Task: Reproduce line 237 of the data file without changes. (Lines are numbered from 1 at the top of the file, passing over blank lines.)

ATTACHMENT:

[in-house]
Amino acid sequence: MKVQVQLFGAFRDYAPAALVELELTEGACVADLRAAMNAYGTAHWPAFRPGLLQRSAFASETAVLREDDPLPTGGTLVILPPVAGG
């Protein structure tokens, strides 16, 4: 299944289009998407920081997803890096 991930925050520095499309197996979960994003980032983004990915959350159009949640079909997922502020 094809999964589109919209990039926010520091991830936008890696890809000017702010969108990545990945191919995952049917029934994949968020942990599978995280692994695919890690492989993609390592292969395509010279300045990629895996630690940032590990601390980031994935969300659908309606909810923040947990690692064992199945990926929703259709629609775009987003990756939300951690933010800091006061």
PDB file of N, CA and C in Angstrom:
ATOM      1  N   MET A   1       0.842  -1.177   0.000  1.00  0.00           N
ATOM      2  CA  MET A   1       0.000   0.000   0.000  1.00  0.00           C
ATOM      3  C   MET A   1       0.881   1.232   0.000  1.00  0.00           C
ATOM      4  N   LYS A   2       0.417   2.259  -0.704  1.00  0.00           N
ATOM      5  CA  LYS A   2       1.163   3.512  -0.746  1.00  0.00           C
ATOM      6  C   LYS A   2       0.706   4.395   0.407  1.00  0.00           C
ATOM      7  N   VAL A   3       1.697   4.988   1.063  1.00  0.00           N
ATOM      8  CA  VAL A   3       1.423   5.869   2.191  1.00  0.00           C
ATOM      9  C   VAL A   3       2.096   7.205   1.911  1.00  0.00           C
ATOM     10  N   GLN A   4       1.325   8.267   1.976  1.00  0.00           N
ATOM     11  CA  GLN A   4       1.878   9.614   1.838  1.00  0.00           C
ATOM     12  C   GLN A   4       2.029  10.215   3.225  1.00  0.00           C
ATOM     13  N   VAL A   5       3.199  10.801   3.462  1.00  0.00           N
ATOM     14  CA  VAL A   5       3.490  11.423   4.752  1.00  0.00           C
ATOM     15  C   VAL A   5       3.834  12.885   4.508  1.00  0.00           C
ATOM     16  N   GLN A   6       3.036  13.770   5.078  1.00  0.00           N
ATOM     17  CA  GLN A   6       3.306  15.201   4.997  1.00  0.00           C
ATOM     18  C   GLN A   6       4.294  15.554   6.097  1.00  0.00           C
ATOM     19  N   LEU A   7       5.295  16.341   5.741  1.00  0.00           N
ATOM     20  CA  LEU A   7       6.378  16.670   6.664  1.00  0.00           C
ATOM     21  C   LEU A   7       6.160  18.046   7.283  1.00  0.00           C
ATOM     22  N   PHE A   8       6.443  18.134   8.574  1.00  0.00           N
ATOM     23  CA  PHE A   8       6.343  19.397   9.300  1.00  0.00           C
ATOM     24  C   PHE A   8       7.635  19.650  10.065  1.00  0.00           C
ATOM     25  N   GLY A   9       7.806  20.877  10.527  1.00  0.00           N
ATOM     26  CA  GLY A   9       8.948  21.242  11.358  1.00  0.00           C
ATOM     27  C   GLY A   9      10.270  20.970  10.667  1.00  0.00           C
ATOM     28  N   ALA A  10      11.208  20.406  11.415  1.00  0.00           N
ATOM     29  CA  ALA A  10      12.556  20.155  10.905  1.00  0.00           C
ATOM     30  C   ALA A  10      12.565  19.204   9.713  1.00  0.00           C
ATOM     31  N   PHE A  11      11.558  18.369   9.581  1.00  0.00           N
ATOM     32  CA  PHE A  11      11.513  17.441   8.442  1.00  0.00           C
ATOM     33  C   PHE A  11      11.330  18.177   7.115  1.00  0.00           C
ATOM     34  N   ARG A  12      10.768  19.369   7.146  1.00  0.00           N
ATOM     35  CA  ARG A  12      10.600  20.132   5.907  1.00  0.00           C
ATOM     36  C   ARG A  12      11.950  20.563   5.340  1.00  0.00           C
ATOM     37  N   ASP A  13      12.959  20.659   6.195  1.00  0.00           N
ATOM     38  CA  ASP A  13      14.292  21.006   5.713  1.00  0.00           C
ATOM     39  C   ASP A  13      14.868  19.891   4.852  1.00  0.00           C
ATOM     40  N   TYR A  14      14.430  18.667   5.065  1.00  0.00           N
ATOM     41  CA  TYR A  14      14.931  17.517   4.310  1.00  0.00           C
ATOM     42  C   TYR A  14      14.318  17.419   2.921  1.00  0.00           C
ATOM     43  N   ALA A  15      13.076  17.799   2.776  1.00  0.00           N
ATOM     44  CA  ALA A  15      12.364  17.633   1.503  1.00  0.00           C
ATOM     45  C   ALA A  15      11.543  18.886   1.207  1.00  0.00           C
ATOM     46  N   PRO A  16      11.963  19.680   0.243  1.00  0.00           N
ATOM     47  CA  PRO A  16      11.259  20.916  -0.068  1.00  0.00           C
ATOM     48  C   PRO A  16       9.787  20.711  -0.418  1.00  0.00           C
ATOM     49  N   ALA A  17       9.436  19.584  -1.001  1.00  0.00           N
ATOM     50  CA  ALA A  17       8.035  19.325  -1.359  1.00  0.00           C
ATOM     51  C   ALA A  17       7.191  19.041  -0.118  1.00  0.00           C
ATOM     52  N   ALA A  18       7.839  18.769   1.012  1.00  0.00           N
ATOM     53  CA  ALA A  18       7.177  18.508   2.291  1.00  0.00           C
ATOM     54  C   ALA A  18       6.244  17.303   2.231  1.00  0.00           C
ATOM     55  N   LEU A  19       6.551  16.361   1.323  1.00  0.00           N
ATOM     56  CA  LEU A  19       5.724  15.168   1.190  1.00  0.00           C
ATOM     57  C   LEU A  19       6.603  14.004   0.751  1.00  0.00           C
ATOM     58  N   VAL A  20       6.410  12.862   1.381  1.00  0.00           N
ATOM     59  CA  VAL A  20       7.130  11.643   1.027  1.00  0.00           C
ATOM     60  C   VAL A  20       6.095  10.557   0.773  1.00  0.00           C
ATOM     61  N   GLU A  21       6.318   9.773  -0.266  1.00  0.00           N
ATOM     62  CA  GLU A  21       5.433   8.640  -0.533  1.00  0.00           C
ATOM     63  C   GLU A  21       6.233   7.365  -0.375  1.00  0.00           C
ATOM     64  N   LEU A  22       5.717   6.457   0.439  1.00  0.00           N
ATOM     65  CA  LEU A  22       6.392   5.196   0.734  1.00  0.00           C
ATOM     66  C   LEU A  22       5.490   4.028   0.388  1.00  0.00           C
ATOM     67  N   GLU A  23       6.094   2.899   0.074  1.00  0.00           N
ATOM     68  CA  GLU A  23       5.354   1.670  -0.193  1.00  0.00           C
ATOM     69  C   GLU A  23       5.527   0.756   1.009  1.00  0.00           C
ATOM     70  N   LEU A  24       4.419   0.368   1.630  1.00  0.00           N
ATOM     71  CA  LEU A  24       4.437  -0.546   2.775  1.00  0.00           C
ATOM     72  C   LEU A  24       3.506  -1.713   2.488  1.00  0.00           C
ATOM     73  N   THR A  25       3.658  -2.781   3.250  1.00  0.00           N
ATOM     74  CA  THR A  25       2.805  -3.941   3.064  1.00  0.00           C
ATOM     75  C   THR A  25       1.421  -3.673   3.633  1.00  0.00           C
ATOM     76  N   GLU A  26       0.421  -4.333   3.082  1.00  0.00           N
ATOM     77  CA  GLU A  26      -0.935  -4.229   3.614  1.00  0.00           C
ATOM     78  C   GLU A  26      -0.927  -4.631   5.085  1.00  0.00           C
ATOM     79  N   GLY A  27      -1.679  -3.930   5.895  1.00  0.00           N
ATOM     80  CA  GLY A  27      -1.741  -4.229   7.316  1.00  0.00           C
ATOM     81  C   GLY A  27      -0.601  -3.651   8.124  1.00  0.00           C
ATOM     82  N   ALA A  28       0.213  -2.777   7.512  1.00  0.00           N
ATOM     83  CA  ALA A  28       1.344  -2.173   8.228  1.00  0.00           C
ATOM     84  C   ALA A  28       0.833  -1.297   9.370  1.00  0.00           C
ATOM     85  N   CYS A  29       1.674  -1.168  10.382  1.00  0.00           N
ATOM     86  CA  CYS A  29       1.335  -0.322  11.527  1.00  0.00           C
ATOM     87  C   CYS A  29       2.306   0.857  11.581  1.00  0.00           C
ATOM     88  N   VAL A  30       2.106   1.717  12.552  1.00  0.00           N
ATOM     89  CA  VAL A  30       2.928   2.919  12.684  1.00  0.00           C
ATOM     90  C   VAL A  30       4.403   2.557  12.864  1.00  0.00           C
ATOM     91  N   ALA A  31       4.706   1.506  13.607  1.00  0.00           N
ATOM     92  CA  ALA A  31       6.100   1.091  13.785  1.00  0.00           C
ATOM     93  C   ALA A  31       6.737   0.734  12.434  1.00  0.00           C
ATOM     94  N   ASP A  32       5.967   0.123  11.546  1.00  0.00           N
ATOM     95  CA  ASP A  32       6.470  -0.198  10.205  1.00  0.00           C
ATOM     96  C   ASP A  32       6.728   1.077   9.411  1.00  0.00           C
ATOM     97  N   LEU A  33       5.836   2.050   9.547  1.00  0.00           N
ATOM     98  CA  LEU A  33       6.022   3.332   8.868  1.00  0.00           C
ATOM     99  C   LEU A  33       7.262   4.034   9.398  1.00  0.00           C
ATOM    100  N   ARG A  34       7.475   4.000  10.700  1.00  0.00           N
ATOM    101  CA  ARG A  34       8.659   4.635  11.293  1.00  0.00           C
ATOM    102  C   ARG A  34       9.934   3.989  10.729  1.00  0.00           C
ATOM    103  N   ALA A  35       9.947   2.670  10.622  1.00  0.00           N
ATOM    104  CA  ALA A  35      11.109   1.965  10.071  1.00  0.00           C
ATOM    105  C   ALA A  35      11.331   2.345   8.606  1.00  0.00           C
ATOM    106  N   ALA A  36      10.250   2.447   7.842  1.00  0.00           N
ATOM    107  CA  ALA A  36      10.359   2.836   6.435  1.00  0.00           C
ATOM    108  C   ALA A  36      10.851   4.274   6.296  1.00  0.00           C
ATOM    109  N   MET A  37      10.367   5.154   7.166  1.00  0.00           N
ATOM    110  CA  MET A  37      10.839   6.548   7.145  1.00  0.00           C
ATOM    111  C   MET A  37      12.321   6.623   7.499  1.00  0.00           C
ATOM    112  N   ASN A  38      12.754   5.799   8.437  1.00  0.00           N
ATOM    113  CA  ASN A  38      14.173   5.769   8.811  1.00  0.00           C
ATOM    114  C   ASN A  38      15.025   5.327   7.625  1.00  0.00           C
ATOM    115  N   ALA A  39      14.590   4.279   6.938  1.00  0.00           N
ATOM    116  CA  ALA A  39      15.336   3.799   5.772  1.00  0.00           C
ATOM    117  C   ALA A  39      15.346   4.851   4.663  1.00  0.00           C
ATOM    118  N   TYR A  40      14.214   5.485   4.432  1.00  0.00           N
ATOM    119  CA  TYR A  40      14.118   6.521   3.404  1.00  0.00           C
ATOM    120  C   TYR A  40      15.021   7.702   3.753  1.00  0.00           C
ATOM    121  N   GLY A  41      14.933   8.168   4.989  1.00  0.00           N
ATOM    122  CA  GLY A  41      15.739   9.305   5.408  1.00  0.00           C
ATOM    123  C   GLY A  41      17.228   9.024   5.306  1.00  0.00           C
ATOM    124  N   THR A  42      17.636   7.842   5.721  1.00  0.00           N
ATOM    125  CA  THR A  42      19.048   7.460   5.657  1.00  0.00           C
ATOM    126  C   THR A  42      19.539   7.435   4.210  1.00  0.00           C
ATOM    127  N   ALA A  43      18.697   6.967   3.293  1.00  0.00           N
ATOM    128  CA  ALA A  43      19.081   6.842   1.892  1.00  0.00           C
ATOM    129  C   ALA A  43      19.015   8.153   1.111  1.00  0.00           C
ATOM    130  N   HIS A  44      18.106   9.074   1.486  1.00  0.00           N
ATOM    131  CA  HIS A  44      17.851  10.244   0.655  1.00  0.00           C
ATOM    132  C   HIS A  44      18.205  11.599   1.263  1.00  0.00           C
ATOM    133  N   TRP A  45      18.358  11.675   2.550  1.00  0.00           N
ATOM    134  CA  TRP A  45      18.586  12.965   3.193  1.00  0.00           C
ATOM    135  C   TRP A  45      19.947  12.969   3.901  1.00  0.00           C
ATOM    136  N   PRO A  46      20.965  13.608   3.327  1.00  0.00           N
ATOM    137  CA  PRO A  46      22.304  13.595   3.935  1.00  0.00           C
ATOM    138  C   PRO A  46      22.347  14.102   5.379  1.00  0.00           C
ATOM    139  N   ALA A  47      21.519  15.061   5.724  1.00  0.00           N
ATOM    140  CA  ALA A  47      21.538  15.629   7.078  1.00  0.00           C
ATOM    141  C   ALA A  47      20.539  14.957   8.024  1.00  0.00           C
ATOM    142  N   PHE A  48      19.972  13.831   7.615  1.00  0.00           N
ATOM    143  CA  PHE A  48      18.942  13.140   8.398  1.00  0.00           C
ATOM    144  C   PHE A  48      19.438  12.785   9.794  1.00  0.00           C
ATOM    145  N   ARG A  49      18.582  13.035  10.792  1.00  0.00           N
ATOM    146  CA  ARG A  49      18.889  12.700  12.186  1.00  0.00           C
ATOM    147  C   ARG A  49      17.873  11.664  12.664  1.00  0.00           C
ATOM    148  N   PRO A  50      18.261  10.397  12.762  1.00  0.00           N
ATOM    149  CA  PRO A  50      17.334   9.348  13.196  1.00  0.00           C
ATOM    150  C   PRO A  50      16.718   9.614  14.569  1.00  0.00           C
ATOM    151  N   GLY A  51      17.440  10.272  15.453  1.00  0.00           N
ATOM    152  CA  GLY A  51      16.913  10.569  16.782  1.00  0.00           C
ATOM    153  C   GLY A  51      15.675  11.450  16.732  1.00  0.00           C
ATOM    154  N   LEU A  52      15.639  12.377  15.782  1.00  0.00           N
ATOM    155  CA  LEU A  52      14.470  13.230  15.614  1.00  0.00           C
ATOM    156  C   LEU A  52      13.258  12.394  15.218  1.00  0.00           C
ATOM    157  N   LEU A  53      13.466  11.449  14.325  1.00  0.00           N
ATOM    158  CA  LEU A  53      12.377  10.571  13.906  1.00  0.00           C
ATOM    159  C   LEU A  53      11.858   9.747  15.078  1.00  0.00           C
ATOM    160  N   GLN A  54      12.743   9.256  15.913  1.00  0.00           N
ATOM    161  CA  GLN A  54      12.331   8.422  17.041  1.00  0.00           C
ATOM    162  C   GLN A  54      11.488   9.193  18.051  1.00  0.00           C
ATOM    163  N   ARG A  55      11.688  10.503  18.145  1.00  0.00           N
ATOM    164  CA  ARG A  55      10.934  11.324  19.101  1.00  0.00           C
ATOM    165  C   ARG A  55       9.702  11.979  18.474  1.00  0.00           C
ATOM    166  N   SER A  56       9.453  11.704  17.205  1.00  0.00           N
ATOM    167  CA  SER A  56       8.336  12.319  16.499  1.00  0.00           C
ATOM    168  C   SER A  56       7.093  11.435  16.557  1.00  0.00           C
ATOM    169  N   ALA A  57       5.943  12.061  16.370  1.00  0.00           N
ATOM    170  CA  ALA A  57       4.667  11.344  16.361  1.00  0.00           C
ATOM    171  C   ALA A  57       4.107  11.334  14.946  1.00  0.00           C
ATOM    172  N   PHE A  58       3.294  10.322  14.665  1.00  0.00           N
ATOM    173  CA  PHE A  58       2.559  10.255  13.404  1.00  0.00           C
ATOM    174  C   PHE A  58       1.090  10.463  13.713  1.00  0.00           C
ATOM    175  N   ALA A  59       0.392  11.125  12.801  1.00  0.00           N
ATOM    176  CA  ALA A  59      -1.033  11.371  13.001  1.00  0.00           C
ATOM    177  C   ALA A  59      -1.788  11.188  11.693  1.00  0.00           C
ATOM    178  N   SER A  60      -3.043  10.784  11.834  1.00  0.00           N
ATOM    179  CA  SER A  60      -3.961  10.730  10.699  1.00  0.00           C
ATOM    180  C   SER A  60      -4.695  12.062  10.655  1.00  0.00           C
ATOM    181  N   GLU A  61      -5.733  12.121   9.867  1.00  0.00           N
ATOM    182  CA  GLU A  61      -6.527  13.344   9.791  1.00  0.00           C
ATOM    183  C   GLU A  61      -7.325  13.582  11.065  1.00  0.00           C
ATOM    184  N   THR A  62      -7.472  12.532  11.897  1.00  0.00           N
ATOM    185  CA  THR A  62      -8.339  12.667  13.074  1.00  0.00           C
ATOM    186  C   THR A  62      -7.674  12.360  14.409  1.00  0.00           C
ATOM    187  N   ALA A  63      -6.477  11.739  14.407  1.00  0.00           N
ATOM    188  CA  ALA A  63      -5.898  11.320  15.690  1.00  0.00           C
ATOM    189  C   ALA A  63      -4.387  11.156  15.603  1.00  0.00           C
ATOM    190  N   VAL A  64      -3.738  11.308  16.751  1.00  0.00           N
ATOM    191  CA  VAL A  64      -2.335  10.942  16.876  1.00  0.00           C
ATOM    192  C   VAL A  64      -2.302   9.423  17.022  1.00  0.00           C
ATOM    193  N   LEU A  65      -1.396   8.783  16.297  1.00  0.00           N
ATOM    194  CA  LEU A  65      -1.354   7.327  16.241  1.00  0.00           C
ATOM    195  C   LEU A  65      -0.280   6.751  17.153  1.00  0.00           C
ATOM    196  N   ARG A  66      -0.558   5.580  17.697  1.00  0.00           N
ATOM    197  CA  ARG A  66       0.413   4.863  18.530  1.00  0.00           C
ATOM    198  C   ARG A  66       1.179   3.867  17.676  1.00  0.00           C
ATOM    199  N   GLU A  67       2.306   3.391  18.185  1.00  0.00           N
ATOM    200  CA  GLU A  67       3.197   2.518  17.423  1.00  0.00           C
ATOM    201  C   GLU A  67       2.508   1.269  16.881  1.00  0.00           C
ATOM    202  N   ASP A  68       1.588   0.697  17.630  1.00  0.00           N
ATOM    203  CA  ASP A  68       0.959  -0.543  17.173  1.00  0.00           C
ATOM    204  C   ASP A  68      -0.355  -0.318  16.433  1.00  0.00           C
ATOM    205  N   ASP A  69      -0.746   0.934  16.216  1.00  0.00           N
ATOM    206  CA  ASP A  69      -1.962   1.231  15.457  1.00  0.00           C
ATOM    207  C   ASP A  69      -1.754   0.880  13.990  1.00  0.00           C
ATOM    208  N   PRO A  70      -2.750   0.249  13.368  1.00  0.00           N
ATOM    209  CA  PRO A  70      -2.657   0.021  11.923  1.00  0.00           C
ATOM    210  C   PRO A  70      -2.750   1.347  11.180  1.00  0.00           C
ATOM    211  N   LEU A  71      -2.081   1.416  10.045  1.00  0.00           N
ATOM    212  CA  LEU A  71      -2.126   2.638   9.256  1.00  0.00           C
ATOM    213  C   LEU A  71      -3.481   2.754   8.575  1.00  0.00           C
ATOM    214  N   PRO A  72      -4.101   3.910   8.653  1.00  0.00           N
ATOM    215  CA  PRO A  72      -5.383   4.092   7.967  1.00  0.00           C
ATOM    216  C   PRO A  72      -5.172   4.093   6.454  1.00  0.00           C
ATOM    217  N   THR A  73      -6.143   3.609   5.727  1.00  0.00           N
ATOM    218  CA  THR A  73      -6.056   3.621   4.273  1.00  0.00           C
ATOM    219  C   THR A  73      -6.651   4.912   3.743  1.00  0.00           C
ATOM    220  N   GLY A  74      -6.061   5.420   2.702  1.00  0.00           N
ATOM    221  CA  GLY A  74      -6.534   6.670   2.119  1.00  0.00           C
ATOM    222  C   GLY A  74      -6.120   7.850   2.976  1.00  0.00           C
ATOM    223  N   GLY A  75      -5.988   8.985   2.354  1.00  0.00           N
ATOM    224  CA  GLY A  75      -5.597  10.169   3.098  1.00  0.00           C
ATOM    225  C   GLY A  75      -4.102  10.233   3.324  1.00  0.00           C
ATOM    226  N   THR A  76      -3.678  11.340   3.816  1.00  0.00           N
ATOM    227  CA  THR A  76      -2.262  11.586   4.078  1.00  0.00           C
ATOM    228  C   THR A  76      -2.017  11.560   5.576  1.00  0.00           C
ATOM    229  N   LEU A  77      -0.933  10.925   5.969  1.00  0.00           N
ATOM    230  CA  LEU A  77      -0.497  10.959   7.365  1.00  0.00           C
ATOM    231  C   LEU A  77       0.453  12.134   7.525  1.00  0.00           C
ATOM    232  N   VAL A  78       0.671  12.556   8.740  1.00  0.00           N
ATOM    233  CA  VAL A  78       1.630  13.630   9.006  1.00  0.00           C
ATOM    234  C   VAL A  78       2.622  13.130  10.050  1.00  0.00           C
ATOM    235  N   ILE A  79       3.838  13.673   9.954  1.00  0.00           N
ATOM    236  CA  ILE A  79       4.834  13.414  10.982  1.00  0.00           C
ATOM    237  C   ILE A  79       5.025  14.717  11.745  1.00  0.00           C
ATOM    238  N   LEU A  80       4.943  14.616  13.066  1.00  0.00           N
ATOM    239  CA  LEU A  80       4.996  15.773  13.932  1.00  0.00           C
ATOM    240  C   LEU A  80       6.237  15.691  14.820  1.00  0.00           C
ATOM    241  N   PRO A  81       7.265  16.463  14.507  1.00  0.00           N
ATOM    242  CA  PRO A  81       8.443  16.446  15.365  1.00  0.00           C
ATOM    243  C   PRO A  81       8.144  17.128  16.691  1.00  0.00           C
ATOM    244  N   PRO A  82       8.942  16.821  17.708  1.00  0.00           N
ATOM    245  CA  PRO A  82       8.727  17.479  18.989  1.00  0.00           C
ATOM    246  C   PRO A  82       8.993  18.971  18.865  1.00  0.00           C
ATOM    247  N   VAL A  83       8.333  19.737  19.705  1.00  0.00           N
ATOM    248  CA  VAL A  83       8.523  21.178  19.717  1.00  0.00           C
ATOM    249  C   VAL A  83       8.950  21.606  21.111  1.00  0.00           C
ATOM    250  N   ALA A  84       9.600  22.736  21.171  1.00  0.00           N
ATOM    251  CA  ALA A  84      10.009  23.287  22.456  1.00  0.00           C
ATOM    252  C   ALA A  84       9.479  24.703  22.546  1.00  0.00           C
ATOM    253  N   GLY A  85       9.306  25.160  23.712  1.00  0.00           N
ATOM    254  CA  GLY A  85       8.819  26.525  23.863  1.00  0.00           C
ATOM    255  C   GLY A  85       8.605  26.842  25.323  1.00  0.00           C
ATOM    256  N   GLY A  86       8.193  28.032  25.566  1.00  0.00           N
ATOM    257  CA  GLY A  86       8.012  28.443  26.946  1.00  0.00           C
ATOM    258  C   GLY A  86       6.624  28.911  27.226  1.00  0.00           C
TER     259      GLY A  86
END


ATOM    233  CA  VAL A  78       1.630  13.630   9.006  1.00  0.00           C